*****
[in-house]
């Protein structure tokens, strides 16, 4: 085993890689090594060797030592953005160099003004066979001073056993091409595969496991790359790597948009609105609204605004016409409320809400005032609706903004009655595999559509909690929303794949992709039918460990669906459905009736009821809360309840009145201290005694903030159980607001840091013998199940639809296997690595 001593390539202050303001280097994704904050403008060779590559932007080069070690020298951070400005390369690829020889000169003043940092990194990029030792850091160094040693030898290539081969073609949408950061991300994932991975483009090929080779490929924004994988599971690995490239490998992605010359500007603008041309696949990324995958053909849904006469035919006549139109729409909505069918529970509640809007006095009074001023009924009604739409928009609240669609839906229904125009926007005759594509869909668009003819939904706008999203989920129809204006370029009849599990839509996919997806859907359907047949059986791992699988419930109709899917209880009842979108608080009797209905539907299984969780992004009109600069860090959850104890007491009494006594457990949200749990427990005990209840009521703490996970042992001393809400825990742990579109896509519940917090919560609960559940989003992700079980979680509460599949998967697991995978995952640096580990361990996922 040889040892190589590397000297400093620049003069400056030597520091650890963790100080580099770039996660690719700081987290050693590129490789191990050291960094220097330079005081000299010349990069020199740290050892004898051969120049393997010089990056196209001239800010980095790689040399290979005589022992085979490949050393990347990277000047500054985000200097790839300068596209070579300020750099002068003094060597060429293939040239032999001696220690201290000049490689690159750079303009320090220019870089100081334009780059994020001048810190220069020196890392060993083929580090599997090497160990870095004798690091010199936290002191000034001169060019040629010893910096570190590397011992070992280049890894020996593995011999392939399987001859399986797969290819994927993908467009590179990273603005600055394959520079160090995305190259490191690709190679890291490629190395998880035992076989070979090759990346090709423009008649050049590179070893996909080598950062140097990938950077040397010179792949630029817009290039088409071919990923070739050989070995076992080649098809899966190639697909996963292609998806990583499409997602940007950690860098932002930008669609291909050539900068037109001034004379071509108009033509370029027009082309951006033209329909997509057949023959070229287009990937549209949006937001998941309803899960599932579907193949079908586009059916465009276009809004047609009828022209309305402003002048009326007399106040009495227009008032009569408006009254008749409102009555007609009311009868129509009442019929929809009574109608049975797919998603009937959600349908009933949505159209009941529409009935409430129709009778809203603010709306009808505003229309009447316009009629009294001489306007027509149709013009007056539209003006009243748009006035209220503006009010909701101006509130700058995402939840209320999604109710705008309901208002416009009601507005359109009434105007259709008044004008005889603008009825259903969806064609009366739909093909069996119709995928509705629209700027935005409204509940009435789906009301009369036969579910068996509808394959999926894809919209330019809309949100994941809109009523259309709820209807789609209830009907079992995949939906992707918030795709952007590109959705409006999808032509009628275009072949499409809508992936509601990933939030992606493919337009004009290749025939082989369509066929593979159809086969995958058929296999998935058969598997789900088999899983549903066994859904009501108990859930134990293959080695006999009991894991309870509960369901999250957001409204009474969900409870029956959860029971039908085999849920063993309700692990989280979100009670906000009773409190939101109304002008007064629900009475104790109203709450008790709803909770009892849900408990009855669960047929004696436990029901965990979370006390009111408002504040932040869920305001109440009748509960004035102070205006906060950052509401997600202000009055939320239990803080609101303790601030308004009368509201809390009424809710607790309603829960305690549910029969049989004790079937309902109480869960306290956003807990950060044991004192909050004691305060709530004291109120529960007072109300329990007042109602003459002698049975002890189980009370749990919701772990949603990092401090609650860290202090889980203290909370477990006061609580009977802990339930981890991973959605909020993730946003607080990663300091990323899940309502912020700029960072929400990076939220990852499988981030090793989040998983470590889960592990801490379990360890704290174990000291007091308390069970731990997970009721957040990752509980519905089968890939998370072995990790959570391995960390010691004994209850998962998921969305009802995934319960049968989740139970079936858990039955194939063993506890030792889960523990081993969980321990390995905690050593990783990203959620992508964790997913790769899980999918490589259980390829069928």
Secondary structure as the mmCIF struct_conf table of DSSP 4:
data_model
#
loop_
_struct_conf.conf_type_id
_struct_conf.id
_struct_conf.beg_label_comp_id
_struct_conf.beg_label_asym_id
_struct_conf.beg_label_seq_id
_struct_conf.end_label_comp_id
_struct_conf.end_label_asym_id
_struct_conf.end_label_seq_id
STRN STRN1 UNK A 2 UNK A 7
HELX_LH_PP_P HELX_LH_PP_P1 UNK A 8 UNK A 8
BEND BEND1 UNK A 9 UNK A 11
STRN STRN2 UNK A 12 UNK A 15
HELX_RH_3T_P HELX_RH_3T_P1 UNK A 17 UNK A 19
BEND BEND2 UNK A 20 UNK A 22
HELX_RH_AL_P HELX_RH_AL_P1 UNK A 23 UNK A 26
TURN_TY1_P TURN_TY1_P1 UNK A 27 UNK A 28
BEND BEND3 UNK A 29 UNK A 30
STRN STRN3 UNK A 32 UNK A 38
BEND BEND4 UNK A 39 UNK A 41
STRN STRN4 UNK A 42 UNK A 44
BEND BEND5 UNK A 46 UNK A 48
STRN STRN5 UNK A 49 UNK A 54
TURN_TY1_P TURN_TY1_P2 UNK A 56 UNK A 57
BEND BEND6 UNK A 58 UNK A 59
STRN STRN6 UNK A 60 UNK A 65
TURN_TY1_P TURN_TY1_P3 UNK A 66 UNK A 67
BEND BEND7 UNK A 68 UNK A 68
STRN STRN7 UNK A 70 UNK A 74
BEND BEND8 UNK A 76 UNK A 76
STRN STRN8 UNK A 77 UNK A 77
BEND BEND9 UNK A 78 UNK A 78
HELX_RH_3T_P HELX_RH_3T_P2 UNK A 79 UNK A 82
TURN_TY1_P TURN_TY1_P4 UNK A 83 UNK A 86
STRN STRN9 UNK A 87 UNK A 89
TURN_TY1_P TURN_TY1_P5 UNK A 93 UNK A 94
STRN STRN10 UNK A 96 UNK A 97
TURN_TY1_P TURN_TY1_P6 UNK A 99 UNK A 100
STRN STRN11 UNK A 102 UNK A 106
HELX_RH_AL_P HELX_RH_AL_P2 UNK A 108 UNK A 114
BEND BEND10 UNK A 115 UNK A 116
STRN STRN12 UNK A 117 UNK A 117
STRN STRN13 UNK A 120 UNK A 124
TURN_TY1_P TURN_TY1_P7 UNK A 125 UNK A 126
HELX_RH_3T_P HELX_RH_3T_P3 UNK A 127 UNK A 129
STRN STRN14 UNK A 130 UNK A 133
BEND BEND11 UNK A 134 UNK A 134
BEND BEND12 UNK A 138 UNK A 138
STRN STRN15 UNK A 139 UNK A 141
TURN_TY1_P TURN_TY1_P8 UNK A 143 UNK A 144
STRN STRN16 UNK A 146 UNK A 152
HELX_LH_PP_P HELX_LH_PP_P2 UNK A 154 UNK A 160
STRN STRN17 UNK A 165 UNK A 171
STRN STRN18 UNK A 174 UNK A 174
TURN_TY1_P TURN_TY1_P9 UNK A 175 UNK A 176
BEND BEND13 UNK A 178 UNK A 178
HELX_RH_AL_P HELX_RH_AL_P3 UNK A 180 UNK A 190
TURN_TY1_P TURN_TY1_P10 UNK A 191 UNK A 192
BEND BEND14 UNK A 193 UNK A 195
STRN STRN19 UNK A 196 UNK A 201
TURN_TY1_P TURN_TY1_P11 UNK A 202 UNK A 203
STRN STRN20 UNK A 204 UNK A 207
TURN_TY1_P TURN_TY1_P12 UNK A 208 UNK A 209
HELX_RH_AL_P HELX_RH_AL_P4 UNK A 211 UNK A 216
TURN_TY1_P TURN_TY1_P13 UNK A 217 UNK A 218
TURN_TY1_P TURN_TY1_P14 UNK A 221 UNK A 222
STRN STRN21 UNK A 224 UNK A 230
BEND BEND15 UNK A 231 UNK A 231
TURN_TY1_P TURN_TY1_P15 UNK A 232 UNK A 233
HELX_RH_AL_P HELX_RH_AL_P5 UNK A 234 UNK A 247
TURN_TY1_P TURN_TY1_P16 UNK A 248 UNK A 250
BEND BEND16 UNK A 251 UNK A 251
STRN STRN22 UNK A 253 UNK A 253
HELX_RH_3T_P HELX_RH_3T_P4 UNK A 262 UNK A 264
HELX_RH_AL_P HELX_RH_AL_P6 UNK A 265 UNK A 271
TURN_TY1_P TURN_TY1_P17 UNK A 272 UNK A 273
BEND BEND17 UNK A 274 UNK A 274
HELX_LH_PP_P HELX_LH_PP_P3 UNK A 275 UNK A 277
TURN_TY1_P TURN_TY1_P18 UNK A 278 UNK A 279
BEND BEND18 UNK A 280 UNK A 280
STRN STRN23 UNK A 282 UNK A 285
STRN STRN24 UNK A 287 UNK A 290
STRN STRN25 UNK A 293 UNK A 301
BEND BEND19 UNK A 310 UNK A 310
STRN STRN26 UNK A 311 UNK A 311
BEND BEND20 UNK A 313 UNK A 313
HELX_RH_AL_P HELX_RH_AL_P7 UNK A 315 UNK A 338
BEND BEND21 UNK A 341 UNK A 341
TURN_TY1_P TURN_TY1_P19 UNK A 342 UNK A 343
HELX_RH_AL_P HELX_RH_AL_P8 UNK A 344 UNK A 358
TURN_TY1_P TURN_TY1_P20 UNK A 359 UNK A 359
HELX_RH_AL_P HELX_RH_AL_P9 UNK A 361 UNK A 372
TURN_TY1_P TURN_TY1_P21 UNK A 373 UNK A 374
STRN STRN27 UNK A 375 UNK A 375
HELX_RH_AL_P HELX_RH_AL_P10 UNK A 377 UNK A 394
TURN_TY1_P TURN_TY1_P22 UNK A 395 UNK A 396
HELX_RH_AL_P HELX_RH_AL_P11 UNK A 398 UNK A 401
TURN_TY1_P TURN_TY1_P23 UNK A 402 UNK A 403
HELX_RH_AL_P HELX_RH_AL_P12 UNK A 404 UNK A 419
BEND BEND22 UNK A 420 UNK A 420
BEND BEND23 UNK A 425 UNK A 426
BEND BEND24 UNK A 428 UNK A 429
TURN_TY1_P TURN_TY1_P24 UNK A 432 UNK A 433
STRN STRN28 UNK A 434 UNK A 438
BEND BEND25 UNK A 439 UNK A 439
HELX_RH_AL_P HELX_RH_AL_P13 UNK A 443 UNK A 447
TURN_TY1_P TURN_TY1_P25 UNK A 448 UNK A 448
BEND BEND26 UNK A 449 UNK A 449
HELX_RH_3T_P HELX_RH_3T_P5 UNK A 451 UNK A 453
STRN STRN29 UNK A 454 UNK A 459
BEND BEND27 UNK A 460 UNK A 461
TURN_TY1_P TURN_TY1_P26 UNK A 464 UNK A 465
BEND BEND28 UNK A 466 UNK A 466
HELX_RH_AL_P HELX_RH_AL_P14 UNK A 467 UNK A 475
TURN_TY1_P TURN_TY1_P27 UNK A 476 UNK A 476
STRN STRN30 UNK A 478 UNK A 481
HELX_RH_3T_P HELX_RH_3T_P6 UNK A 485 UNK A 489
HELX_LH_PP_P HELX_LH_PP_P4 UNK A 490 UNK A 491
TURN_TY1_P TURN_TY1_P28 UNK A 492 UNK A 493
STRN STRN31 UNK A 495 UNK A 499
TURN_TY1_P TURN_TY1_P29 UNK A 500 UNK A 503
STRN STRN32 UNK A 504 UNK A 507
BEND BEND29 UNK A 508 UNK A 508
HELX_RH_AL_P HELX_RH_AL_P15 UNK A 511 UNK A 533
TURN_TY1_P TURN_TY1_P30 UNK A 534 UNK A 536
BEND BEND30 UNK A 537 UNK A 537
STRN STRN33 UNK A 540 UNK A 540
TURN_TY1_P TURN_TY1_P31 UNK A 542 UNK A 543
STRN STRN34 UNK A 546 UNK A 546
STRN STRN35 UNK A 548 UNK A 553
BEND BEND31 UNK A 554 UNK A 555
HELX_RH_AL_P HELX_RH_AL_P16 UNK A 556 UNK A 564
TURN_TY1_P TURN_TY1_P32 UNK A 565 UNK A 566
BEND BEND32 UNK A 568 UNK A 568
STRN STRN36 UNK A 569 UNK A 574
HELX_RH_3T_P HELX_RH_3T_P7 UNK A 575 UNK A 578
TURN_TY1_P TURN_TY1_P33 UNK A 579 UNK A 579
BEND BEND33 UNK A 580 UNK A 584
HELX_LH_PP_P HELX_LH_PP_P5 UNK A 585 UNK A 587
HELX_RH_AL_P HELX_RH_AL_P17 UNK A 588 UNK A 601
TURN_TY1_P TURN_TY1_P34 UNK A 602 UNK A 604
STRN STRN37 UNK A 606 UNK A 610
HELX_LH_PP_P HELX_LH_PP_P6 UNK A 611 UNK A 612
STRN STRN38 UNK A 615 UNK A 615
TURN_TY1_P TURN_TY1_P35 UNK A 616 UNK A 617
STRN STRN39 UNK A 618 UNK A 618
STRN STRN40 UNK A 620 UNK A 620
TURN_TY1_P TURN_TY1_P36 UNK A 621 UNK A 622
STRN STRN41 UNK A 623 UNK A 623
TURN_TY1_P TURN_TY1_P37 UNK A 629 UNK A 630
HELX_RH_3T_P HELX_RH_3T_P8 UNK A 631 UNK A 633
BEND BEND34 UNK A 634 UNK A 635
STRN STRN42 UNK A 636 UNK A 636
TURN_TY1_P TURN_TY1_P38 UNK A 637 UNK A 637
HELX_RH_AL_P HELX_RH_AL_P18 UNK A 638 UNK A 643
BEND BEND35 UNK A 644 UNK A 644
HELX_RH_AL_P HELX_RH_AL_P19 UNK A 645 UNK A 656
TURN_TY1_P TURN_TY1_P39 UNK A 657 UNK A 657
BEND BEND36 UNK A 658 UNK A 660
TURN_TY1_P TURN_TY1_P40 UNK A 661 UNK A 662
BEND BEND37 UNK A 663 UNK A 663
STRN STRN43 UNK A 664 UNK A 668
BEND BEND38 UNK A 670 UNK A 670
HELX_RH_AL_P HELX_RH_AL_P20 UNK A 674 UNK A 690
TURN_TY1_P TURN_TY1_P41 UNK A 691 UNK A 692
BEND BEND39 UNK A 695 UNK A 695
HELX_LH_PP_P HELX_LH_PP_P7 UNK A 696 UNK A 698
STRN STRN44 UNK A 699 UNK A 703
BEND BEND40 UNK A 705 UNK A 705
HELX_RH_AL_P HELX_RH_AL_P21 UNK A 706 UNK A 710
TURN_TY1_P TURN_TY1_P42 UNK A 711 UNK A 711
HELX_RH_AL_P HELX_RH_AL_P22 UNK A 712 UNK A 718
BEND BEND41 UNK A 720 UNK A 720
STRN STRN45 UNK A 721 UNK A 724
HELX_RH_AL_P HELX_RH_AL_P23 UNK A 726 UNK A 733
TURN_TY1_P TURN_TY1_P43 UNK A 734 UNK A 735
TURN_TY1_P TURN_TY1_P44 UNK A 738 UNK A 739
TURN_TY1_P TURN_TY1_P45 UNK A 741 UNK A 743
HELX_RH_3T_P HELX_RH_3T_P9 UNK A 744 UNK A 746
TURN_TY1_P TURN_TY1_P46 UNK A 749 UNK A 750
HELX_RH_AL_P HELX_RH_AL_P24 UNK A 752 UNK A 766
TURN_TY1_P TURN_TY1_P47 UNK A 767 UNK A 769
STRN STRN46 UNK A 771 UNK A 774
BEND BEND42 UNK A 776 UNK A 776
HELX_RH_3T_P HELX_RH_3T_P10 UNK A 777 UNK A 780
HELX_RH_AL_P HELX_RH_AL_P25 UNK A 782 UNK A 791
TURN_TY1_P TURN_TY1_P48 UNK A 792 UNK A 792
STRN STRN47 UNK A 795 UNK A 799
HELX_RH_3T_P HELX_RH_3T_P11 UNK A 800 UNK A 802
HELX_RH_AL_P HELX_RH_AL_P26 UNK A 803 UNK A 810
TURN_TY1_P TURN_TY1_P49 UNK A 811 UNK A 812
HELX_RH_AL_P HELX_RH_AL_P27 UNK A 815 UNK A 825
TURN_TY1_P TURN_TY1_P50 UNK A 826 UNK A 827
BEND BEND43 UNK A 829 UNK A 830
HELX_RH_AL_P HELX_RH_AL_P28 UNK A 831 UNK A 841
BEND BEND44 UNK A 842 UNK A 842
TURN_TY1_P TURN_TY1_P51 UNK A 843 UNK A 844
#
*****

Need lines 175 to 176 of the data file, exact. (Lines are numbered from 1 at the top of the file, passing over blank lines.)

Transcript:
HELX_RH_AL_P HELX_RH_AL_P21 UNK A 706 UNK A 710
TURN_TY1_P TURN_TY1_P42 UNK A 711 UNK A 711